Quad Rugby

quadrugby-1Quad Rugby, or wheelchair rugby as it is also called, is a sport with roots going back to wheelchair basketball and ice hockey, which is not surprising, since it was developed by three Canadians from Winnipeg, Manitoba as a quadriplegic equivalent to wheelchair basketball. The sport was originally called murderball due to the aggressive nature of the game. It was introduced in the United States in 1981 by Brad Mikkelsen, who with the aid of the University of North Dakota’s Disabled Student Service’s, formed the first team, the Wallbangers, and changed the game’s name from murderball to quad rugby.

In 1979, a team from Winnipeg organized an exhibition at the regional track meet held at Southwest State University in Minnesota. Canada went on to play their first national championship that same year. The first quad rugby match in the US was between North Dakota and Minnesota, as an exhibition game at the 1982 National Wheelchair games, also held at Southwest State University. This same year, the University of South Dakota hosted the first international tournament, with participating teams from Manitoba, Saskatchewan, North Dakota, and Minnesota.

In 1988, the United States Quad Rugby Association (USQRA) was formed to help regulate and promote the sport on both a national and international level. Since its introduction, Quad Rugby has grown to become a truly international sport, with teams now competing from around the globe. There are now more than forty-five organized teams in the United States with many others in the developmental stage. In addition to the teams in the US, there is estimated to be at least twenty international teams from as far away as Australia in addition to those in Canada. Without question, quad rugby is the fastest growing wheelchair sport in the world today.

Wheelchair rugby combines elements of basketball, football and ice hockey and it is played on a basketball court. The teams are formed by four players and up to eight substitutes. The four players on the court cannot exceed 8.0 points. A volleyball is used and it can be carried, dribbled, or passed in any way except by kicking. The ball must be bounced at least once every 10 seconds. Athletes try to score goals by carrying the ball over the opponent’s goal line. Wheelchair Rugby is played in four eight minute (stop-time) quarters.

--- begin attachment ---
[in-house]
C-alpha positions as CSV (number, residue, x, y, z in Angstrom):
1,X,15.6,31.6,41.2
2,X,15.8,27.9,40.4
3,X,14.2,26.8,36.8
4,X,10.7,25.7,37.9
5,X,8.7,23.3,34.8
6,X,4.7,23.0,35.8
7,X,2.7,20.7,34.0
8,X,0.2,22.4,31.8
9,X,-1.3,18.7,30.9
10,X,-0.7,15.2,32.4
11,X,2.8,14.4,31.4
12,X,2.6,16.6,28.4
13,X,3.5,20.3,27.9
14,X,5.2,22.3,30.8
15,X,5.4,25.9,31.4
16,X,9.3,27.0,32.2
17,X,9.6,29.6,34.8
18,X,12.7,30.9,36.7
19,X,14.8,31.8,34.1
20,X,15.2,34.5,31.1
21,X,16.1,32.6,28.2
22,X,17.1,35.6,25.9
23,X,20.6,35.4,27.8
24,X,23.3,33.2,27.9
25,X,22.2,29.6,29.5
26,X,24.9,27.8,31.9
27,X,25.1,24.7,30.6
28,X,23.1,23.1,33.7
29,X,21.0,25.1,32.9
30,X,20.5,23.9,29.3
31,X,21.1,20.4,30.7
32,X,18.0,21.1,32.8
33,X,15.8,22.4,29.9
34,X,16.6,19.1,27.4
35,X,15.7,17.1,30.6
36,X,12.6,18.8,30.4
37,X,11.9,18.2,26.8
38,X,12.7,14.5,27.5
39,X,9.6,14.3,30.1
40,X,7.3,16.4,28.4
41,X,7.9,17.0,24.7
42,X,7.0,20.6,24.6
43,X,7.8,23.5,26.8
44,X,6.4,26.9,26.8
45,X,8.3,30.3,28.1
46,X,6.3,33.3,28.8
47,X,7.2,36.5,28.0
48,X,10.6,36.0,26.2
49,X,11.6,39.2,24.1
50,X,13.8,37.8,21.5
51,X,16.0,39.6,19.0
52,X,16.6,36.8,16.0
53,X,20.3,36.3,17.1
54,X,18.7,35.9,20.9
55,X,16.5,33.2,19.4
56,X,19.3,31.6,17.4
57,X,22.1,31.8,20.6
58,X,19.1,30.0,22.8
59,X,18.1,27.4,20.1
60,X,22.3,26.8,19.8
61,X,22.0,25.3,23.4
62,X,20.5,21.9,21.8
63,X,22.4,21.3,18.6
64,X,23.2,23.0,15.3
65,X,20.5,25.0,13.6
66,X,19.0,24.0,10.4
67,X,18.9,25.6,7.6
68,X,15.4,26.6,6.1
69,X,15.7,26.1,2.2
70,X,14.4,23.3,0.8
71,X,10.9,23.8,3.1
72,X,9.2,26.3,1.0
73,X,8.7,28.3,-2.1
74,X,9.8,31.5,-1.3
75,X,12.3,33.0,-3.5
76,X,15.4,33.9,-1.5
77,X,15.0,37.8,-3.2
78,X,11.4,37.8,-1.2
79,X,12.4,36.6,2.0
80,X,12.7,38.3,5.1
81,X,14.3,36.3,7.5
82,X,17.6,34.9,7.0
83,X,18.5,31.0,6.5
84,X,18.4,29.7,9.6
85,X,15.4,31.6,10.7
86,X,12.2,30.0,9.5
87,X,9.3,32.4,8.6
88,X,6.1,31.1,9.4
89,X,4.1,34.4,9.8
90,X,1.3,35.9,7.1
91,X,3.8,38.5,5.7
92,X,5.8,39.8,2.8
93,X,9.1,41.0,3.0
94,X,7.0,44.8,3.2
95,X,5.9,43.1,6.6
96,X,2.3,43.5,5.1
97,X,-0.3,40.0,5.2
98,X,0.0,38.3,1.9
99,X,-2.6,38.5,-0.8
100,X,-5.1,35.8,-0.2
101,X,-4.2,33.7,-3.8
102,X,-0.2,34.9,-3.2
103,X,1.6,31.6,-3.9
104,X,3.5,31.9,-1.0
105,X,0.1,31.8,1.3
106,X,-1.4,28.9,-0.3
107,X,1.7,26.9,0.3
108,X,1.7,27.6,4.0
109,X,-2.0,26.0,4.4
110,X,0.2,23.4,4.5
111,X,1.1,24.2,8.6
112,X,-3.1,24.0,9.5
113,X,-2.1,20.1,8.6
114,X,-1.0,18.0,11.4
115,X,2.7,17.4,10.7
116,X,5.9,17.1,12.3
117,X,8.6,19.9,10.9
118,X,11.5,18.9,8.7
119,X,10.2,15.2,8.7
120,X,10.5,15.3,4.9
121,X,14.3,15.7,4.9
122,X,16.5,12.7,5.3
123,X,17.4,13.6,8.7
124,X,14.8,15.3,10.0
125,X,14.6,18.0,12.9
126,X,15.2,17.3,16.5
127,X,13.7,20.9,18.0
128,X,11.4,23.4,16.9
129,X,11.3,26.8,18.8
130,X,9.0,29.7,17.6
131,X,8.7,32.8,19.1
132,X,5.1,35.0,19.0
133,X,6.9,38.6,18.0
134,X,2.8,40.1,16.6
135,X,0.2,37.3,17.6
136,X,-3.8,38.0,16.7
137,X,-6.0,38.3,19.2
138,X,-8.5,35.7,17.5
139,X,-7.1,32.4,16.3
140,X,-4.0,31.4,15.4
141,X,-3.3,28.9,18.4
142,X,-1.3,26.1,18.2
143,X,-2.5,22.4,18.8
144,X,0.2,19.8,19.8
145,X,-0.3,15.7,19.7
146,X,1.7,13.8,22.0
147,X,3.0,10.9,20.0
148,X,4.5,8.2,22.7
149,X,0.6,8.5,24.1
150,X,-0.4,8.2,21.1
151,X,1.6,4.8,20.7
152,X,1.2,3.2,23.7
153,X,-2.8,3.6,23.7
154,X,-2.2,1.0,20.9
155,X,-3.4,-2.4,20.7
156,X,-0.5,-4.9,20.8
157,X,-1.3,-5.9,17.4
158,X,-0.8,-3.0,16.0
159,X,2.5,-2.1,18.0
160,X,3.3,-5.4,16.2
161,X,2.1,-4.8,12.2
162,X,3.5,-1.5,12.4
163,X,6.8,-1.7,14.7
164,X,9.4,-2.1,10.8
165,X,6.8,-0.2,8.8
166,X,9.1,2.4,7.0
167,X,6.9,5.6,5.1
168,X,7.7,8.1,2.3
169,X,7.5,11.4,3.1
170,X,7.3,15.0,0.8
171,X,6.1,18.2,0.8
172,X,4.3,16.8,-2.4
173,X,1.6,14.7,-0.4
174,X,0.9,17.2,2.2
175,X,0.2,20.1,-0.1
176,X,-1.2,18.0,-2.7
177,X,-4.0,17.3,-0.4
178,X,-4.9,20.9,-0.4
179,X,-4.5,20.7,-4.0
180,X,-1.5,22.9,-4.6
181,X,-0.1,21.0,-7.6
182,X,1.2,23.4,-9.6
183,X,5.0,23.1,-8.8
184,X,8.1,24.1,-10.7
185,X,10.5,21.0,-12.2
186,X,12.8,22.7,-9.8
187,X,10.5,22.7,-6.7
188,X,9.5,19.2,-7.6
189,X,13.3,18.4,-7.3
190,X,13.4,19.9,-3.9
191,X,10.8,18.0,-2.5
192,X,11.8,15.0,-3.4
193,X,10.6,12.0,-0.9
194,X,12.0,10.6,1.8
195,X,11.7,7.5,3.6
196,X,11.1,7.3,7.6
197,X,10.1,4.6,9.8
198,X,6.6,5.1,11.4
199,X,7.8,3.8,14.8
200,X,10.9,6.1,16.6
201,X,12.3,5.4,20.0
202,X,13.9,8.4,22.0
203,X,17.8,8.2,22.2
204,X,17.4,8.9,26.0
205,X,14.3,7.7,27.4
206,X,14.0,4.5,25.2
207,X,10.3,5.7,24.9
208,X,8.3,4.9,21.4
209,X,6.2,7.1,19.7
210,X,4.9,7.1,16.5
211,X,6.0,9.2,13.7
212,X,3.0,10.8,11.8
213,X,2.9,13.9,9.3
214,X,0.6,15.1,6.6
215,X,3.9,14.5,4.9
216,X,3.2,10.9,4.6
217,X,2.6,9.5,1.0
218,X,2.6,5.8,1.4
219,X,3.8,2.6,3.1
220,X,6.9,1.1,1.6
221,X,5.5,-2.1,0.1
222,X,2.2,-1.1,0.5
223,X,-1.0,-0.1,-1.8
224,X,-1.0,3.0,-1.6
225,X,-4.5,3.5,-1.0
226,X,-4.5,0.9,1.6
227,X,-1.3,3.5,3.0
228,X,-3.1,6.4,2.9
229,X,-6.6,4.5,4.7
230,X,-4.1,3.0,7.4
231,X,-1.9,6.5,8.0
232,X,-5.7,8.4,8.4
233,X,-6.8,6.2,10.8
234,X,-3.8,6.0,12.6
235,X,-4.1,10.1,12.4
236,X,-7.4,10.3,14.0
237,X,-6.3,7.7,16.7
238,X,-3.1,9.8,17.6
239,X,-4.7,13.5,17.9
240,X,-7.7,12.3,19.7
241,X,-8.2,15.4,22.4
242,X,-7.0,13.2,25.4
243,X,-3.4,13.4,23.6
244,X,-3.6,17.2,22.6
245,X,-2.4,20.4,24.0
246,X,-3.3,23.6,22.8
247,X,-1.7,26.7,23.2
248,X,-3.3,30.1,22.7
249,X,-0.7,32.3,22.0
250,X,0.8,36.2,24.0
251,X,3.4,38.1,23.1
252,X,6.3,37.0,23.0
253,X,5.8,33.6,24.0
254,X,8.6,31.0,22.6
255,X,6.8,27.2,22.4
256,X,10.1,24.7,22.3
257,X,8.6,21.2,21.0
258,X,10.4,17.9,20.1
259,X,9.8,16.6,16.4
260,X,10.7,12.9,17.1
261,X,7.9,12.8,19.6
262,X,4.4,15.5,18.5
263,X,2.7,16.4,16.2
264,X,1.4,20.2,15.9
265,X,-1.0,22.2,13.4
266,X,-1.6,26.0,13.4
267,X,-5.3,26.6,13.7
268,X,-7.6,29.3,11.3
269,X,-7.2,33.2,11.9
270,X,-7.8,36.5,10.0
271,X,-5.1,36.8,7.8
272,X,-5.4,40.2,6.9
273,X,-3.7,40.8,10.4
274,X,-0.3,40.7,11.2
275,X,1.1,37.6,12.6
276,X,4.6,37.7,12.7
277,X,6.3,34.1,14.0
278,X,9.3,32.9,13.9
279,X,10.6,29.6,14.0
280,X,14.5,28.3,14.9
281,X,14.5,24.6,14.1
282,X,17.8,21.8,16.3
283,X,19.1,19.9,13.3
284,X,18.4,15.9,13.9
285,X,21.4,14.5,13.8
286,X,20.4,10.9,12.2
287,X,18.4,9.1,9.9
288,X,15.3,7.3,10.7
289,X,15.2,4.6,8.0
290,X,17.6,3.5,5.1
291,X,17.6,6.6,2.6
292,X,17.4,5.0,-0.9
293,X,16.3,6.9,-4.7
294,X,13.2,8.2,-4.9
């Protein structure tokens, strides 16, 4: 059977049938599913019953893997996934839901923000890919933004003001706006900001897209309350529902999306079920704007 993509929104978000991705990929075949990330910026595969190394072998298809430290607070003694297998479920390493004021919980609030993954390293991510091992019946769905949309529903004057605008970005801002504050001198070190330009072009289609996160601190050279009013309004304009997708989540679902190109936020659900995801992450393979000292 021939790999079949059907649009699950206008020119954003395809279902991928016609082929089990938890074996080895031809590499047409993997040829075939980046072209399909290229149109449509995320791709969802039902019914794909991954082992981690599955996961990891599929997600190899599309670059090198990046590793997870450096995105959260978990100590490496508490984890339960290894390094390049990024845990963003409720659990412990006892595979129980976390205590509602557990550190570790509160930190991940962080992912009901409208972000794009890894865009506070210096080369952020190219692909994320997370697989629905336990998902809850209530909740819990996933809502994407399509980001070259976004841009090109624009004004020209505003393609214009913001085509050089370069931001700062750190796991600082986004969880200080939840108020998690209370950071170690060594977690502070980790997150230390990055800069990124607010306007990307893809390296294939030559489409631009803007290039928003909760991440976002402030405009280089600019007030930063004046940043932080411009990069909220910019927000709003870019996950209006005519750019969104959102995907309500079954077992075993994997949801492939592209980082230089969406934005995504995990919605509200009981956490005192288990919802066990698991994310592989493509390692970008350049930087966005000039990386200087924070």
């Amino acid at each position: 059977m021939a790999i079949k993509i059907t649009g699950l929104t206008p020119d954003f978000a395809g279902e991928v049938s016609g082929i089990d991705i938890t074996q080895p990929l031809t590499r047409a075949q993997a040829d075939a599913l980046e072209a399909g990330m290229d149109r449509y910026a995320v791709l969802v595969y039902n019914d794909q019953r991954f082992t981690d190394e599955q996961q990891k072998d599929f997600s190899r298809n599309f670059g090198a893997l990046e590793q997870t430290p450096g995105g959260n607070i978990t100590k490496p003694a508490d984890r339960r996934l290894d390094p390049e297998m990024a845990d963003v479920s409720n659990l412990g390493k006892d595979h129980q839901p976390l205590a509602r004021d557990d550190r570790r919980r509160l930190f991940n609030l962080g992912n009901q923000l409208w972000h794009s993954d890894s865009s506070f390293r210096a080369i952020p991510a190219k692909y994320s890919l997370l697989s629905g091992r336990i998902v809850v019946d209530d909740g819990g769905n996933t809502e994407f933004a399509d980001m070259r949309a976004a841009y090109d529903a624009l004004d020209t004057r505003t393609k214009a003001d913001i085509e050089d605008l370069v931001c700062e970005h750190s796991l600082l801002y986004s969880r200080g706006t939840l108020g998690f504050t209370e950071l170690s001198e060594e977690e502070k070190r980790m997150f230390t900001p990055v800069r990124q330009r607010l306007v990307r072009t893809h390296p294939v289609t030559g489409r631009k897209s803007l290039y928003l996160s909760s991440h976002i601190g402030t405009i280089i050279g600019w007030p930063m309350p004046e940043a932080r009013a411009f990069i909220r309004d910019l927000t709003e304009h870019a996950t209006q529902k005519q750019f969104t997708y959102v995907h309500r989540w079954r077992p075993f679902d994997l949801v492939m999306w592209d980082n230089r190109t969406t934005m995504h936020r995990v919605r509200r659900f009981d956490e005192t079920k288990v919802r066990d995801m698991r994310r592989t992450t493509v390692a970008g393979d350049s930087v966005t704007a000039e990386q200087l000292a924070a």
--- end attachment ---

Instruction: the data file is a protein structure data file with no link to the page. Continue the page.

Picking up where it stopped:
Players must have a combination of upper and lower extremity impairment to be considered as eligible to participate. Most of the players have sustained cervical level spinal injuries and have some type of quadriplegia as a result. Players are given a classification number from one of seven classifications ranging from 0.5 – 3.5. The 0.5 player has the greatest impairment and is comparable to a C5 quadriplegic. Of those eligible to participate, the 3.5 player has the least impairment and is similar to a C7-8 incomplete quadriplegic.

In 2000, Team USA won the Paralympic Goal medal beating Australia in the Finals.

Denver Harlequins Wheelchair Rugby
The Harlequins practice every Wednesday night from 6:30PM until 9:00PM at Craig Rehabilitation Hospital in Denver. Practice begins in early September and concludes at the end of April. See the team schedule.

For more information on practices and game scheduling please contact Curt Garrett at 720-275-4346 or at cercules@comcast.net.


US Quad Rugby Association
Tom Hamill, Coordinator
1667 Auburn Road
Swedesboro, NJ 08085
856-241-3668 (H)
856-241-2440 (W)
FAX: 888-453-0773
Email: dragonsedge@juno.com

Canadian Wheelchair Rugby Association, Canadian Wheelchair Sports Association
1600 James Naismith Drive
Gloucester, Canada K1B 5N4
FAX: 613-748+5722
Website: http://www.cwsa.ca/home.html


International Wheelchair Rugby Federation
Rugby Chairperson
Eron Main
1292 Chattaway Avenue
Ottawa, Ontario K1H 7S4
Tel: +1 (613) 526 07 30
E-mail: ermain@sympatico.ca

US Quad Rugby Association
Kevin Orr
101 Park Place Circle
Alabaster, AL 35007
FAX: 205-868-2283
Website: www.quadrugby.com

Email: usqra@quadrugby.com


Boccia Tournament
Contact Sarah to register or for more info
sbraun@springsgov.com • 719-385-6855

Join us for the first ever Colorado Front Range
Boccia Tournament in Colorado Springs! The
tournament will provide an opportunity for
participants to compete against individuals
from other Paralympic Sport Clubs along
the Front Range. The tournament is open
to youth and adults ages 6 and older.
Saturday, December 13
9:00 am – 1:00 pm
Olympic Training Center
Sports Center 1
1 Olympic Plaza
Fee: $10

MSCPVA Sports Contact
MSCPVA Chapter Offices
12200 East Iliff Avenue
Suite 107
Aurora, Colorado 80014